‘Killing an Unarmed Man.” That is how the front-page headline in the New York Times characterized an incident in which a man tried to run over a policeman with his car and was shot by three policemen on the scene, including his intended victim.
An automobile is a deadly weapon. If you are killed by an automobile, you are just as dead as if you had been shot through the heart.
A phrase like “an unarmed man” makes a talking point — as if matters of life and death should be discussed in terms of how you can spin a talking point.
The biggest and most common talking point when the police fire at someone is counting how many bullets they fired. There are politicians, media people, and — above all — community activists who can work themselves into a rage over how many bullets were fired.
If we stop and think — which of course the demagogues hope we will never do — it is hard to see any moral difference between killing someone with one bullet or with dozens of bullets.
People who have never fired a gun in their lives say that they cannot understand why the police fired so many bullets. If it is something that they have never experienced, there is of course no reason why they should be expected to understand.
But, even after confessing their ignorance, such people often proceed to spout off, just as if they knew what they were talking about.
It is very easy for a pistol shot to miss, even in the safety and calm of a firing range, much less in a desperate situation where a decision must be made in a split second that can cost you your life or end someone else’s life.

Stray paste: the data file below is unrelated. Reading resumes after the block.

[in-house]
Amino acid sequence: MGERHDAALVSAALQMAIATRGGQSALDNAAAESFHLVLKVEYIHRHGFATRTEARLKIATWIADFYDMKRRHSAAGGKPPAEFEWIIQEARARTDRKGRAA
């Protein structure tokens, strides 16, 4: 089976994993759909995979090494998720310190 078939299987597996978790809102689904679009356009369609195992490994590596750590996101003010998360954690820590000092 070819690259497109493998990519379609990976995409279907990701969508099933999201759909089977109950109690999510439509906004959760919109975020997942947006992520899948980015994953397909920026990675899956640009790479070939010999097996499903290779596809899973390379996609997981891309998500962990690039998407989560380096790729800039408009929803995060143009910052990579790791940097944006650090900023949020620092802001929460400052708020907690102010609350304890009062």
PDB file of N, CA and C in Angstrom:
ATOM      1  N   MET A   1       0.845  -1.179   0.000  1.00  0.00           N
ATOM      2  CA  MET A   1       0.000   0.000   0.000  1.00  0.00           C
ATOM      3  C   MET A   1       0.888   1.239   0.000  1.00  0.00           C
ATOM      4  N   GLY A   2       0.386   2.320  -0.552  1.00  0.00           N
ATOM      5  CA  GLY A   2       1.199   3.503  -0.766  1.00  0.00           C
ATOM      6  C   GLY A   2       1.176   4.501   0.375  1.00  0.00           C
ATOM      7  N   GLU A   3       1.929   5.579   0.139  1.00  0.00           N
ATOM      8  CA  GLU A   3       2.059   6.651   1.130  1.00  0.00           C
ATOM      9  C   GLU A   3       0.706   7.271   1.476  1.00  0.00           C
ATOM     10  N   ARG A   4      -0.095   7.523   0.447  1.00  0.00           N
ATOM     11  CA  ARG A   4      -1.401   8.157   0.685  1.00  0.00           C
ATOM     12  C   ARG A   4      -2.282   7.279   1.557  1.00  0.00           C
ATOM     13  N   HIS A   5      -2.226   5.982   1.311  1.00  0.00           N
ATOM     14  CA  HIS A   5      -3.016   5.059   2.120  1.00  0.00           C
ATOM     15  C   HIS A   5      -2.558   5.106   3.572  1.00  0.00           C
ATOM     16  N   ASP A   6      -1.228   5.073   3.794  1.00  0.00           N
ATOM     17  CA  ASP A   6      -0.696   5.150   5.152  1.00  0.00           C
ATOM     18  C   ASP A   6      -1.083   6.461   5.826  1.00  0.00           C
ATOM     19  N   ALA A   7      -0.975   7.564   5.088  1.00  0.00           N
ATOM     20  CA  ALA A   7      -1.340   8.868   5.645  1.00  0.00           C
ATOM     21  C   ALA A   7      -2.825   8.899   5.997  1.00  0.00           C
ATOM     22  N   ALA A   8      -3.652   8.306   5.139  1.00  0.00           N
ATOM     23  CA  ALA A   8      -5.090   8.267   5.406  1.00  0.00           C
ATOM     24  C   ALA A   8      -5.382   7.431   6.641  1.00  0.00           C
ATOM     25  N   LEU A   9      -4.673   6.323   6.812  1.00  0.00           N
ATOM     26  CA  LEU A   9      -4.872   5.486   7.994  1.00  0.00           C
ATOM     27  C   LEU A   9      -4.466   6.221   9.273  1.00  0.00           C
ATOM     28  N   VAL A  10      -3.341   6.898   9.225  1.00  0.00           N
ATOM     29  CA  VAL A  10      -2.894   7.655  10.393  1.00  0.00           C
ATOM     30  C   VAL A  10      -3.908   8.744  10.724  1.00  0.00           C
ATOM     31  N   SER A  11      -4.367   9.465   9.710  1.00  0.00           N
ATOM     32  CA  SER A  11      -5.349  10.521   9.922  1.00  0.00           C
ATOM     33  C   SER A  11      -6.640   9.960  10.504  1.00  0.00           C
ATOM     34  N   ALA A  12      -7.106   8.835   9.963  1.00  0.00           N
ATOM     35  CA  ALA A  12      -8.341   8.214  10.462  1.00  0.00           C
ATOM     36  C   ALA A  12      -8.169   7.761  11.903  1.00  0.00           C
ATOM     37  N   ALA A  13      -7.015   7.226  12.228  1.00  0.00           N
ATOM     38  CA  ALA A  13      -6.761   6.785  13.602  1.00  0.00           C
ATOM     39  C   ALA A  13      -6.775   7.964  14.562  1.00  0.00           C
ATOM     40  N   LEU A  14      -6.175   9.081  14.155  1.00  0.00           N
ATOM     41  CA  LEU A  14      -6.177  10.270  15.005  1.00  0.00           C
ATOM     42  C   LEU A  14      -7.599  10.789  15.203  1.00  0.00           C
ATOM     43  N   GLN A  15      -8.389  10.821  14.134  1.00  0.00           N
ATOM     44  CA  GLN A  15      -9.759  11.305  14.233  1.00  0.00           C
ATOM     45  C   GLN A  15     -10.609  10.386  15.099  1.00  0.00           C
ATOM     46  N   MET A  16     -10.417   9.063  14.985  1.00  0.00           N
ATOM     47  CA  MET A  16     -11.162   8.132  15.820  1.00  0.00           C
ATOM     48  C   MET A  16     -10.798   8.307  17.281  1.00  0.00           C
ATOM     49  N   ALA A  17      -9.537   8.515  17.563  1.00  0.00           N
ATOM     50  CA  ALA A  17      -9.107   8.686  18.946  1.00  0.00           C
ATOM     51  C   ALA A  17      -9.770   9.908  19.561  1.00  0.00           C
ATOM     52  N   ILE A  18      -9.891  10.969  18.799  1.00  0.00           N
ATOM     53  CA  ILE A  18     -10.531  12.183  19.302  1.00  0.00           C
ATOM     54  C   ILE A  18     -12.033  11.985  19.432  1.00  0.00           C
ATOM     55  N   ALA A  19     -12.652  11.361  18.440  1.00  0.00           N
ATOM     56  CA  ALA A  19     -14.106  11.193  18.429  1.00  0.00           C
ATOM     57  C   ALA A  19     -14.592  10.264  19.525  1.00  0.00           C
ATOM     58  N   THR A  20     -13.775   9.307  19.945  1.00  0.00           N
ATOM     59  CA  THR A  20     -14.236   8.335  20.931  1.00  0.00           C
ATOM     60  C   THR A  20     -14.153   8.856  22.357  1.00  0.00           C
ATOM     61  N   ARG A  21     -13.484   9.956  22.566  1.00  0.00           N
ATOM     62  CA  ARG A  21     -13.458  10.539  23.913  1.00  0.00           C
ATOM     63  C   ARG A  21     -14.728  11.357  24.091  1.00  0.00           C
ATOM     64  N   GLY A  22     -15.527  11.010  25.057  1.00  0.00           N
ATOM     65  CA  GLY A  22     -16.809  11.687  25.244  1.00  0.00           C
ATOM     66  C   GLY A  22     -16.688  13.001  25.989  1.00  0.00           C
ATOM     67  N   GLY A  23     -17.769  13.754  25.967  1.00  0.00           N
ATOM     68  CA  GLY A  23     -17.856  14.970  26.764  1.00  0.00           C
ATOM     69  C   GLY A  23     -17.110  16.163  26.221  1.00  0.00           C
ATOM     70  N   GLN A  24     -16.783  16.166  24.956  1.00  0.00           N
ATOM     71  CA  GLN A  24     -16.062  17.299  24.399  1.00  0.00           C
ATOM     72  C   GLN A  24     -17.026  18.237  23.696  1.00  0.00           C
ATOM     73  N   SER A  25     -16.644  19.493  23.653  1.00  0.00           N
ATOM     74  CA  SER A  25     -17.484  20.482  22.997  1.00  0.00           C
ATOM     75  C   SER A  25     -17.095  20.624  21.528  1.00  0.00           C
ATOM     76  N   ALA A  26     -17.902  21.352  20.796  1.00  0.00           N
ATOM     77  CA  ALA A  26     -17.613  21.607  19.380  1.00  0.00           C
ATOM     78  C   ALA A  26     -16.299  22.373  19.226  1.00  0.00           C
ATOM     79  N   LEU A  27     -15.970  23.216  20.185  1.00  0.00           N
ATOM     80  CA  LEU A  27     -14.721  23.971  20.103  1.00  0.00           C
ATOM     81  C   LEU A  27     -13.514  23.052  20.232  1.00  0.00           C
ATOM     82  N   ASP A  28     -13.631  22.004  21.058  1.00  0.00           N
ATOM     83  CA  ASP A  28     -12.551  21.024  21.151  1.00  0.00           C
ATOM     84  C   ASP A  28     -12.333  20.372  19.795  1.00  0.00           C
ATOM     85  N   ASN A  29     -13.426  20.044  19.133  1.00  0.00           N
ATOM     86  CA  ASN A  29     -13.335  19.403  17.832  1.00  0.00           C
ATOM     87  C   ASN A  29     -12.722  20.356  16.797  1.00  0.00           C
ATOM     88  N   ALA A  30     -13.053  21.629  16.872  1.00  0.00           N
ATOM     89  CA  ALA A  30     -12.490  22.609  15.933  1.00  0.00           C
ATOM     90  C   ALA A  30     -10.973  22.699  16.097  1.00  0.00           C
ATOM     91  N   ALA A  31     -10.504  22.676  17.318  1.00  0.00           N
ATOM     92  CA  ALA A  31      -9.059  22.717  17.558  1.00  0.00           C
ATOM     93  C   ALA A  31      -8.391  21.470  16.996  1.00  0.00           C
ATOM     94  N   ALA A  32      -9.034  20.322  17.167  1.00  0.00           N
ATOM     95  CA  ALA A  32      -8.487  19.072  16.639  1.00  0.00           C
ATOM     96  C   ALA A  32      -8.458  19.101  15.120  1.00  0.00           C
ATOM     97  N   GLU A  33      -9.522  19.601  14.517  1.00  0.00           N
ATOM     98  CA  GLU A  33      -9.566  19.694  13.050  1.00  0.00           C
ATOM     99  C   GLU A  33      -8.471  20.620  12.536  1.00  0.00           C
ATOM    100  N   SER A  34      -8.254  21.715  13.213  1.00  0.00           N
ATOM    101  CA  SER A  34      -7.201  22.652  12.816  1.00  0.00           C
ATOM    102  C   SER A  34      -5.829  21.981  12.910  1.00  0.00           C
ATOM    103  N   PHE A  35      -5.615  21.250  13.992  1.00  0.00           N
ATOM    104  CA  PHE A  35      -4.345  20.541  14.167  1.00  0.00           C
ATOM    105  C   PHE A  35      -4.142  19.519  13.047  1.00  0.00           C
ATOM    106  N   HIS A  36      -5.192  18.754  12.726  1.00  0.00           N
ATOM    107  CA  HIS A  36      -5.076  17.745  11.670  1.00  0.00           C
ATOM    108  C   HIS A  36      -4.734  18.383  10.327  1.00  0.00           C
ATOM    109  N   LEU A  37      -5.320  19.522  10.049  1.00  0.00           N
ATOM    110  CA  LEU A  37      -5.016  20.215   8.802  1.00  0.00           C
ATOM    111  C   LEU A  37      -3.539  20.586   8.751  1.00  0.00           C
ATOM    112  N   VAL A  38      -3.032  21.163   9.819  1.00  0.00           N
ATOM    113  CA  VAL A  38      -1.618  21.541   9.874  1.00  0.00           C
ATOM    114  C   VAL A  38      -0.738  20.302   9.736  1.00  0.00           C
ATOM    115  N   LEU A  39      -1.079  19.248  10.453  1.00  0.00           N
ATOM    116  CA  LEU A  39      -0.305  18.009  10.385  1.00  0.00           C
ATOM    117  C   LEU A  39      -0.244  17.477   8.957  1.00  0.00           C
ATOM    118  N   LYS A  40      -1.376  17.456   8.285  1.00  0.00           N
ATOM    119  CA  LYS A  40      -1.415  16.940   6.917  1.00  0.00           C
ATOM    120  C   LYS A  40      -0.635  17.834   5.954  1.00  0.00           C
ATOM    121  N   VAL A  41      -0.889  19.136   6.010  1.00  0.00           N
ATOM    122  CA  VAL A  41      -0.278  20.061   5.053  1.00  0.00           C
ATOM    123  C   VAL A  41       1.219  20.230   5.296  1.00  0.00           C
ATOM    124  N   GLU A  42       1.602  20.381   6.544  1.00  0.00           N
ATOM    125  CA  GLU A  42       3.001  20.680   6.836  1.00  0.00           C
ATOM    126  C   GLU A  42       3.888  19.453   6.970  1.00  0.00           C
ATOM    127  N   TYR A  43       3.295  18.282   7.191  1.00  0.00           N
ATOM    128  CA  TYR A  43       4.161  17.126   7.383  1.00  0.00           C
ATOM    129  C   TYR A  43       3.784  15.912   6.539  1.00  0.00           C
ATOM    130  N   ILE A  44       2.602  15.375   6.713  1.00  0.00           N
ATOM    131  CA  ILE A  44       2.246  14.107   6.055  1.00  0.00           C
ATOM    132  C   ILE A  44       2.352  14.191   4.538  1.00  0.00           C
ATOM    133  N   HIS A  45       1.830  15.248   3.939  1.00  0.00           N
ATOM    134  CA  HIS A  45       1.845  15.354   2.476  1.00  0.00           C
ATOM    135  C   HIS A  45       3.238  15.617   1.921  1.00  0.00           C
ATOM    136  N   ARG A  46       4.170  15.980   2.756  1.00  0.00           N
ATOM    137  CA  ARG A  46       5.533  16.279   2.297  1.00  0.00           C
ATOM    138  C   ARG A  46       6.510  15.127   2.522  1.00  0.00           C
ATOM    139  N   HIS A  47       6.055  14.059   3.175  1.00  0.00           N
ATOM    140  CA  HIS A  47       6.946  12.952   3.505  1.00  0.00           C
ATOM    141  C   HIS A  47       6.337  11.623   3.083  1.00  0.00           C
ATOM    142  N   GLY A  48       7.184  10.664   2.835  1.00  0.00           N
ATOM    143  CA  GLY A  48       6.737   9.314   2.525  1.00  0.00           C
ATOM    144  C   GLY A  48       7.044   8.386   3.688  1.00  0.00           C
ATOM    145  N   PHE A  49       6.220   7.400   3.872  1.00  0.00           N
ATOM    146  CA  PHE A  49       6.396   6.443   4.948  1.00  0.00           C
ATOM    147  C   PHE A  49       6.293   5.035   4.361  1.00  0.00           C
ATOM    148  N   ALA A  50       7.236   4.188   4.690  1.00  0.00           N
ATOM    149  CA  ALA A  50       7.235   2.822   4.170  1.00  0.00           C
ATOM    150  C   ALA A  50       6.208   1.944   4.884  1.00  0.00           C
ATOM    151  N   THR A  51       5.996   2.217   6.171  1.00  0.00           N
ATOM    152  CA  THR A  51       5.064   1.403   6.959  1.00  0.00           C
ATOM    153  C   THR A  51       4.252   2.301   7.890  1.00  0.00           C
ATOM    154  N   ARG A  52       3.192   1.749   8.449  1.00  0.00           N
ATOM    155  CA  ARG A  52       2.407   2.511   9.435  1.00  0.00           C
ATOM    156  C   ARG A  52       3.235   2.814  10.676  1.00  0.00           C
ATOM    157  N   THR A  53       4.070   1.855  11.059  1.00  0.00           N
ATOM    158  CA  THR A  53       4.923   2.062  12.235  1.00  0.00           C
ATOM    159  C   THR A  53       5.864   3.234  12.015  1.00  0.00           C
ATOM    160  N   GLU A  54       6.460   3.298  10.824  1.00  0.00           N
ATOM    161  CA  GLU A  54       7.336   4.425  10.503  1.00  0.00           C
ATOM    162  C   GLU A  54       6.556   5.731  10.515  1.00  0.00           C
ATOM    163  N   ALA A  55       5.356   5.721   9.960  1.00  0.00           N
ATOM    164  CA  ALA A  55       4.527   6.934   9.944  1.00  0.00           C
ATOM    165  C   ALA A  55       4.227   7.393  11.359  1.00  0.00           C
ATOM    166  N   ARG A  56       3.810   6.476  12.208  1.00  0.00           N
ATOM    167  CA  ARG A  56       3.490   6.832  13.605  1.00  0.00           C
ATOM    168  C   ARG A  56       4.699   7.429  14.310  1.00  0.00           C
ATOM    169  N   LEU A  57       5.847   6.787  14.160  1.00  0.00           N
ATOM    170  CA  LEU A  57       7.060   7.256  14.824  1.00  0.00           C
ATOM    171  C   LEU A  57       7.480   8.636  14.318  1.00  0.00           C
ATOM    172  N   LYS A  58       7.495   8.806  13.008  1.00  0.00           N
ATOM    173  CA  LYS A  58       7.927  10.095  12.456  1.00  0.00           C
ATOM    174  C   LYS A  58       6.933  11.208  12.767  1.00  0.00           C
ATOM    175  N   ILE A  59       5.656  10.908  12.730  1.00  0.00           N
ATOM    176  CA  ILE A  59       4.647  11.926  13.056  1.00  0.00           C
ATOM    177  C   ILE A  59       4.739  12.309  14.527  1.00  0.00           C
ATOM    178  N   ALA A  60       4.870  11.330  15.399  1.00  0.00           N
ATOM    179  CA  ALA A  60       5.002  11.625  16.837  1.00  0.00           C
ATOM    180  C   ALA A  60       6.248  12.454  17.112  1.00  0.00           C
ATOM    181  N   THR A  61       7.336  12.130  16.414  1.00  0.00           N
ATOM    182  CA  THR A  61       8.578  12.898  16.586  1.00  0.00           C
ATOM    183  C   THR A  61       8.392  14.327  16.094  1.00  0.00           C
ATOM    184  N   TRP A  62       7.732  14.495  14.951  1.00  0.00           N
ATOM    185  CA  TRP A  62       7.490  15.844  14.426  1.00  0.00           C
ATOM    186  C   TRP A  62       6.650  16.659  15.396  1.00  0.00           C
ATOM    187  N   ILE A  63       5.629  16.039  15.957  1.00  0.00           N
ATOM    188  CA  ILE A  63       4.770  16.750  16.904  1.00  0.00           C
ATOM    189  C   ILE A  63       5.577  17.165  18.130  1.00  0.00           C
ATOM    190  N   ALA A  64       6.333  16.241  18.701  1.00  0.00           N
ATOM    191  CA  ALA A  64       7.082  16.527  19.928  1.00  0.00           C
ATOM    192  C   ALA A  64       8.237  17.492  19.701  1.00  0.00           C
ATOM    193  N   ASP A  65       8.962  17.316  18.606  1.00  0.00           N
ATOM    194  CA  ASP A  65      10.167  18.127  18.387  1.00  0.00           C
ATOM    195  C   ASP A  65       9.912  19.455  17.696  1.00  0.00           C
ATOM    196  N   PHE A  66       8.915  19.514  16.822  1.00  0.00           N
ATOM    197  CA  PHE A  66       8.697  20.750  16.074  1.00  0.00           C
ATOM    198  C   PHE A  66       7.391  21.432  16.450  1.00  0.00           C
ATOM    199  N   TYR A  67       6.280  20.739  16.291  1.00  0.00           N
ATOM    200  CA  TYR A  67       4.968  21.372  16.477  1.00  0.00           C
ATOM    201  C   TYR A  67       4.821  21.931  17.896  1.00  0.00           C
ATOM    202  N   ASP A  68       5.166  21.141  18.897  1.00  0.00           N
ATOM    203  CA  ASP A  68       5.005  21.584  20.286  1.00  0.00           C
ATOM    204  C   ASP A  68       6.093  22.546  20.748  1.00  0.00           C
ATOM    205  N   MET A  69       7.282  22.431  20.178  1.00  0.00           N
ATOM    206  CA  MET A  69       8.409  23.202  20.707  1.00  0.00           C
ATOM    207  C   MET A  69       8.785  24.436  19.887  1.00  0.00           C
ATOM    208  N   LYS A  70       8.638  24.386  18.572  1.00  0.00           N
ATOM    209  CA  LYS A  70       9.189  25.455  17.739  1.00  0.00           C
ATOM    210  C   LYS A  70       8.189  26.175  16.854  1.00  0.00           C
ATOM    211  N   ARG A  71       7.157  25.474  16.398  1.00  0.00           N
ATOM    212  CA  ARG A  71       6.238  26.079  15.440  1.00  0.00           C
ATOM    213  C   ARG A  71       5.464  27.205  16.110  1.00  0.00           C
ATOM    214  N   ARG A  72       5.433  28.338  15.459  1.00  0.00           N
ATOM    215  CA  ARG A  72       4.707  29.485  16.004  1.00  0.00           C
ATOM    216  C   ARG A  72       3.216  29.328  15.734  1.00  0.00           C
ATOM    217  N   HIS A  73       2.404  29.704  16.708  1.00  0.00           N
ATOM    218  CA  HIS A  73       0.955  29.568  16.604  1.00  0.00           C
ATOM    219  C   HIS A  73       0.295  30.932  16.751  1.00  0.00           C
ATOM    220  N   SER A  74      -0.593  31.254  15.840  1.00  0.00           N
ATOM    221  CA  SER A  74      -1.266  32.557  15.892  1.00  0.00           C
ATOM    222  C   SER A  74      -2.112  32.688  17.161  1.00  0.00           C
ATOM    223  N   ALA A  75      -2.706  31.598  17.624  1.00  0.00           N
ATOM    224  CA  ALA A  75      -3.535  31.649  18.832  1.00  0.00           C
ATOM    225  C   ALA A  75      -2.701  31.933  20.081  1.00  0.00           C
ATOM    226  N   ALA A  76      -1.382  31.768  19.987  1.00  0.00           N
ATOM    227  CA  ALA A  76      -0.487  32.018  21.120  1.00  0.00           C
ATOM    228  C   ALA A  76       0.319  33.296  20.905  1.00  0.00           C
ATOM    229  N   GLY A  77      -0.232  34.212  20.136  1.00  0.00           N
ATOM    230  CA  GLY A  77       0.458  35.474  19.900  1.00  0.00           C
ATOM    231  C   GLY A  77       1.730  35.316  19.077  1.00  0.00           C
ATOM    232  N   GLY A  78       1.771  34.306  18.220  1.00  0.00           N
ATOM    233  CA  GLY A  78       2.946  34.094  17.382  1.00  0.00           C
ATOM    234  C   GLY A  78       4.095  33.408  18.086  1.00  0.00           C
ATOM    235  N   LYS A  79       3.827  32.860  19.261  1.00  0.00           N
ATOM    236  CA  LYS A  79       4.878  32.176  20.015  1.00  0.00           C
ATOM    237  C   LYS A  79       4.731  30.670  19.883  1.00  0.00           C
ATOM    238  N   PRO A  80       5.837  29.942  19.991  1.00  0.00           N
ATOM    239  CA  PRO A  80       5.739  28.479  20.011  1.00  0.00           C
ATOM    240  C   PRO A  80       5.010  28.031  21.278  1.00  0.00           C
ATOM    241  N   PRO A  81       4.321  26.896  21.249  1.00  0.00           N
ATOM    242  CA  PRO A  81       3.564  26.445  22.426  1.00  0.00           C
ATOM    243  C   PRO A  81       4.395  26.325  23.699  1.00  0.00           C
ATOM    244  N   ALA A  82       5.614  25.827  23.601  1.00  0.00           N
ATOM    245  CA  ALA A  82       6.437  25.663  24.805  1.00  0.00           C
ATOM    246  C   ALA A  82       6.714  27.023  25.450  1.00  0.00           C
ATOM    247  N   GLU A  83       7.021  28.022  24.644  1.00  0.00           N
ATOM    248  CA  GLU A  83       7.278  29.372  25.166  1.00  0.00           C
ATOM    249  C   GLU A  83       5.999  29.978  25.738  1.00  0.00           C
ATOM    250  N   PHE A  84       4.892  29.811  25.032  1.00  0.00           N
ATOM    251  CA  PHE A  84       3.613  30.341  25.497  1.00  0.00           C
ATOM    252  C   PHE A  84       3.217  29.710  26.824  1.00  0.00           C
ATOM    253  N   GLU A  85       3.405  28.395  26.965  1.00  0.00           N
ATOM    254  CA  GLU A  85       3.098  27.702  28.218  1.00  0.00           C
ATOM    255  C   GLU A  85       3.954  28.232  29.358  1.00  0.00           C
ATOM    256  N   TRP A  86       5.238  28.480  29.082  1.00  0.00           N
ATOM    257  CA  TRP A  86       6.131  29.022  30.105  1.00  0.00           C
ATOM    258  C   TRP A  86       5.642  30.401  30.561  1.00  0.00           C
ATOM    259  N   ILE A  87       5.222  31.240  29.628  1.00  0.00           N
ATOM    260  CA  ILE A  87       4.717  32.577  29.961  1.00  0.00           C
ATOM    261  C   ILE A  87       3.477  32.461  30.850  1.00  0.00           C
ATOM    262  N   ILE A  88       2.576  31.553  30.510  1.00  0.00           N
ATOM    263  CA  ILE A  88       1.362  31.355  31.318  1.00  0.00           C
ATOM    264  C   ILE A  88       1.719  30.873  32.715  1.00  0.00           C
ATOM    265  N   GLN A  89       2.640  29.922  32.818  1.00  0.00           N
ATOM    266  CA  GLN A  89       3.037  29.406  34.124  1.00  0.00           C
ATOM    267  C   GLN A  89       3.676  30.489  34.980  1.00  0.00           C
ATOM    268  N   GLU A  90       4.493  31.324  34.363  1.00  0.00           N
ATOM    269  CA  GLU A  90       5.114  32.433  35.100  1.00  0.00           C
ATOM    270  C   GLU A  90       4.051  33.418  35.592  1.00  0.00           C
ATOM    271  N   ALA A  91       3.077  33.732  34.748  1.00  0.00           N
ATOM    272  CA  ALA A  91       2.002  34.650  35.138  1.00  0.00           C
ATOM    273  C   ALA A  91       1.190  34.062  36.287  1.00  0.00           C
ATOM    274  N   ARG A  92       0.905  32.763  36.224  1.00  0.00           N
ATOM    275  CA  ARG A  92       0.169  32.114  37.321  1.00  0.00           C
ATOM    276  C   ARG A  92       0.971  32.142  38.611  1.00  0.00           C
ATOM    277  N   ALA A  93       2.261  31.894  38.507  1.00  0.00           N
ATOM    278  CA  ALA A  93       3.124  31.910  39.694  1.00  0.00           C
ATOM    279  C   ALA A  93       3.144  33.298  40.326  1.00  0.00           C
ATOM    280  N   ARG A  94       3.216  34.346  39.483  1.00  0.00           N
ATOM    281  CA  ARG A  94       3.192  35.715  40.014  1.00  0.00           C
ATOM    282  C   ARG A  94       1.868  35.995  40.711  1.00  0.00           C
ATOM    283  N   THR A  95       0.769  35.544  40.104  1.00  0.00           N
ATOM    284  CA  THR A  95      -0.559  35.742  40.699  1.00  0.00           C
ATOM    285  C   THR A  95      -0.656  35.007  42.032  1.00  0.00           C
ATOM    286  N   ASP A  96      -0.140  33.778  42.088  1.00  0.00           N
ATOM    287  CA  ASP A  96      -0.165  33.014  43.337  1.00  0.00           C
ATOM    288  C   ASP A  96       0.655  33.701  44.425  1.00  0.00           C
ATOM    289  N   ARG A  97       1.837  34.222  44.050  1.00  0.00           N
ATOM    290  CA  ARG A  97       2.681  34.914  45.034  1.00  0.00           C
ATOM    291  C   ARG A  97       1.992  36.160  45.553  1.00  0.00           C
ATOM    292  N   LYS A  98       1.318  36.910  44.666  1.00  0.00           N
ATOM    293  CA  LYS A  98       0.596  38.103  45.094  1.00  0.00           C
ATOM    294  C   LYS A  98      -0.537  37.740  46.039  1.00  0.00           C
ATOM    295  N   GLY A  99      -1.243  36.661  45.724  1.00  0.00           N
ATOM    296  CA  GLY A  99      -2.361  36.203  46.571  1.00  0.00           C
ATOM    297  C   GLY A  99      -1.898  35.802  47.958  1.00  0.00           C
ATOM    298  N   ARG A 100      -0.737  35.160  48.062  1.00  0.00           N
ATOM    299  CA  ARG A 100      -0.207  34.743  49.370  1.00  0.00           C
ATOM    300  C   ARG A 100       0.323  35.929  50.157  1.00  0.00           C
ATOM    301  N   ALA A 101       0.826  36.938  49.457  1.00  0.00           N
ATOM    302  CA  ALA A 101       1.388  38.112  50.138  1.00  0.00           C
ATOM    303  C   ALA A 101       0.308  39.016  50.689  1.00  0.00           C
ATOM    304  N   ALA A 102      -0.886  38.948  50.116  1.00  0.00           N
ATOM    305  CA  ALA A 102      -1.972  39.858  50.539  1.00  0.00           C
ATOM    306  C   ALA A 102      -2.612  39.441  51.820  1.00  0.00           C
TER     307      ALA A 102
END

In a life-and-death situation, nobody counts how many bullets he is firing, much less how many bullets others are firing. It is not like a western movie, where the hero whips out his six-shooter, fires one time, and the villain drops dead.
A factual study of more than 200 real-life incidents where the police fired their guns found that most of the shots missed.
Even at a distance as close as six feet, just over half the shots missed. This may be far less surprising to people who have actually fired pistols than to people who have not.
Not only can someone who is shooting a pistol for real not know beforehand whether or not his shots will hit the person who poses a danger, often it is not clear afterwards whether the shot hit anybody, depending on where it hit.
Nor does even a clear hit always render the wounded person harmless. When your life is on the line, you keep on firing until you are damn sure it is safe to stop.
Only afterwards does anybody count how many shots were fired. That is when the editorial-office heroes give vent to their righteous indignation and their ignorant assumption that better “training” or better “rules” can solve the problem.
Such people seem to have no sense of the tragedy of the human condition, that there are times when decisions have to be made and acted upon immediately, whether or not we know as much as we would like to know or can carry out our decisions as perfectly as we wish we could.
People who are full of excuses for criminals — bad childhood, unemployment, unfair world — sit in the safety and comfort of their editorial offices and presume policemen to be guilty until proved innocent.
And they concoct clever headlines about killing an “unarmed” person, as if someone trying to run you over with a car poses no danger.
Where the person killed is black, as in the present case, that settles it, as far as the politically correct commentators are concerned, even though two of the three policemen who shot him are also black.
Not only do the people who put their lives on the line to protect the rest of us deserve better, we all deserve better than to have our own security undermined by those who undermine law enforcement.
The police themselves can back off on law enforcement when irresponsible charges can ruin their careers and their lives. No one pays a higher price for that than low-income minority communities where crime flourishes.
© 2008 CREATORS SYNDICATE, INC.